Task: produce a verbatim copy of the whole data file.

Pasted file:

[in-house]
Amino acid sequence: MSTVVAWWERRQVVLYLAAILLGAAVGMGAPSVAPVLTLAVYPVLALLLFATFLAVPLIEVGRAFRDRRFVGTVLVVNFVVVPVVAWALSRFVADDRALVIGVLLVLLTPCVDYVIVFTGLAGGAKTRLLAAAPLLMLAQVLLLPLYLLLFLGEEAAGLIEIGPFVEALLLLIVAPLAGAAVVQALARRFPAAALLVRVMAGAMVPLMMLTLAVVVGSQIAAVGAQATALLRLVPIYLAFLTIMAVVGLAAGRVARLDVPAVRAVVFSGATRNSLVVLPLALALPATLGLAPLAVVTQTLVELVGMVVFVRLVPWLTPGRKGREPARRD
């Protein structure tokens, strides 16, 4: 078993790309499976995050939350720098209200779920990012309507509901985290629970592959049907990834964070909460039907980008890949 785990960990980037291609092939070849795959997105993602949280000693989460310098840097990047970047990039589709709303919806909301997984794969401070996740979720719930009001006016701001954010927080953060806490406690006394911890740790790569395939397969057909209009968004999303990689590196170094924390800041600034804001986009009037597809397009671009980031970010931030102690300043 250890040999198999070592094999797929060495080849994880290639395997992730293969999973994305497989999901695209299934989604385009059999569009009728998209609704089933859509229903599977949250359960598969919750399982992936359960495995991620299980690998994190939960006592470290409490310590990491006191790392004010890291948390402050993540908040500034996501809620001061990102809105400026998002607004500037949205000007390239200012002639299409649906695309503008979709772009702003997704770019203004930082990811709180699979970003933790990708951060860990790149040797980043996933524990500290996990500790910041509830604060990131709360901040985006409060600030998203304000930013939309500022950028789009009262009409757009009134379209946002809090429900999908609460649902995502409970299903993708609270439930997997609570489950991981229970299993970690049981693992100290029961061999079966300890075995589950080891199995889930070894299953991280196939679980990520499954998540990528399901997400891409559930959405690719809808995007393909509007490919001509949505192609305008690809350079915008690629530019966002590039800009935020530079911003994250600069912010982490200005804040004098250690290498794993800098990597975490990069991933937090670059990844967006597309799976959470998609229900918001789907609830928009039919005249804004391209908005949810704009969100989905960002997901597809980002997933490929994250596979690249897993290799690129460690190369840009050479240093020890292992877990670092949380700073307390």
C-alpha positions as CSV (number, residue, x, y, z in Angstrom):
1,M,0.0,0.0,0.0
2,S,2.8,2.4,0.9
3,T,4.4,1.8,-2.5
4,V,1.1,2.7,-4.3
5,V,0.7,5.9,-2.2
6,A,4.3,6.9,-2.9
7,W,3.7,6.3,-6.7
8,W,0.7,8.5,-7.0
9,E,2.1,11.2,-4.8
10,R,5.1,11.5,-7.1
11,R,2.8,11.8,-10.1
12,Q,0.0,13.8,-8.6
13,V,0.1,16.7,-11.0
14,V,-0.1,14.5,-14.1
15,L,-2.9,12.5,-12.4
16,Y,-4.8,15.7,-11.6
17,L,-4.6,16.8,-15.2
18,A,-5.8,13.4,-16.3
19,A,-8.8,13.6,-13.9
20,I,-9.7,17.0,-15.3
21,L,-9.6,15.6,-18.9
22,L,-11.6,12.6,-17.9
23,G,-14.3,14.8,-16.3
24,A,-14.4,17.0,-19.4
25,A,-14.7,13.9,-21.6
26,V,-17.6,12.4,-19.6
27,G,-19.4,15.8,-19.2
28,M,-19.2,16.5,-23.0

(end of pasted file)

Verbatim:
[in-house]
Amino acid sequence: MSTVVAWWERRQVVLYLAAILLGAAVGMGAPSVAPVLTLAVYPVLALLLFATFLAVPLIEVGRAFRDRRFVGTVLVVNFVVVPVVAWALSRFVADDRALVIGVLLVLLTPCVDYVIVFTGLAGGAKTRLLAAAPLLMLAQVLLLPLYLLLFLGEEAAGLIEIGPFVEALLLLIVAPLAGAAVVQALARRFPAAALLVRVMAGAMVPLMMLTLAVVVGSQIAAVGAQATALLRLVPIYLAFLTIMAVVGLAAGRVARLDVPAVRAVVFSGATRNSLVVLPLALALPATLGLAPLAVVTQTLVELVGMVVFVRLVPWLTPGRKGREPARRD
């Protein structure tokens, strides 16, 4: 078993790309499976995050939350720098209200779920990012309507509901985290629970592959049907990834964070909460039907980008890949 785990960990980037291609092939070849795959997105993602949280000693989460310098840097990047970047990039589709709303919806909301997984794969401070996740979720719930009001006016701001954010927080953060806490406690006394911890740790790569395939397969057909209009968004999303990689590196170094924390800041600034804001986009009037597809397009671009980031970010931030102690300043 250890040999198999070592094999797929060495080849994880290639395997992730293969999973994305497989999901695209299934989604385009059999569009009728998209609704089933859509229903599977949250359960598969919750399982992936359960495995991620299980690998994190939960006592470290409490310590990491006191790392004010890291948390402050993540908040500034996501809620001061990102809105400026998002607004500037949205000007390239200012002639299409649906695309503008979709772009702003997704770019203004930082990811709180699979970003933790990708951060860990790149040797980043996933524990500290996990500790910041509830604060990131709360901040985006409060600030998203304000930013939309500022950028789009009262009409757009009134379209946002809090429900999908609460649902995502409970299903993708609270439930997997609570489950991981229970299993970690049981693992100290029961061999079966300890075995589950080891199995889930070894299953991280196939679980990520499954998540990528399901997400891409559930959405690719809808995007393909509007490919001509949505192609305008690809350079915008690629530019966002590039800009935020530079911003994250600069912010982490200005804040004098250690290498794993800098990597975490990069991933937090670059990844967006597309799976959470998609229900918001789907609830928009039919005249804004391209908005949810704009969100989905960002997901597809980002997933490929994250596979690249897993290799690129460690190369840009050479240093020890292992877990670092949380700073307390």
C-alpha positions as CSV (number, residue, x, y, z in Angstrom):
1,M,0.0,0.0,0.0
2,S,2.8,2.4,0.9
3,T,4.4,1.8,-2.5
4,V,1.1,2.7,-4.3
5,V,0.7,5.9,-2.2
6,A,4.3,6.9,-2.9
7,W,3.7,6.3,-6.7
8,W,0.7,8.5,-7.0
9,E,2.1,11.2,-4.8
10,R,5.1,11.5,-7.1
11,R,2.8,11.8,-10.1
12,Q,0.0,13.8,-8.6
13,V,0.1,16.7,-11.0
14,V,-0.1,14.5,-14.1
15,L,-2.9,12.5,-12.4
16,Y,-4.8,15.7,-11.6
17,L,-4.6,16.8,-15.2
18,A,-5.8,13.4,-16.3
19,A,-8.8,13.6,-13.9
20,I,-9.7,17.0,-15.3
21,L,-9.6,15.6,-18.9
22,L,-11.6,12.6,-17.9
23,G,-14.3,14.8,-16.3
24,A,-14.4,17.0,-19.4
25,A,-14.7,13.9,-21.6
26,V,-17.6,12.4,-19.6
27,G,-19.4,15.8,-19.2
28,M,-19.2,16.5,-23.0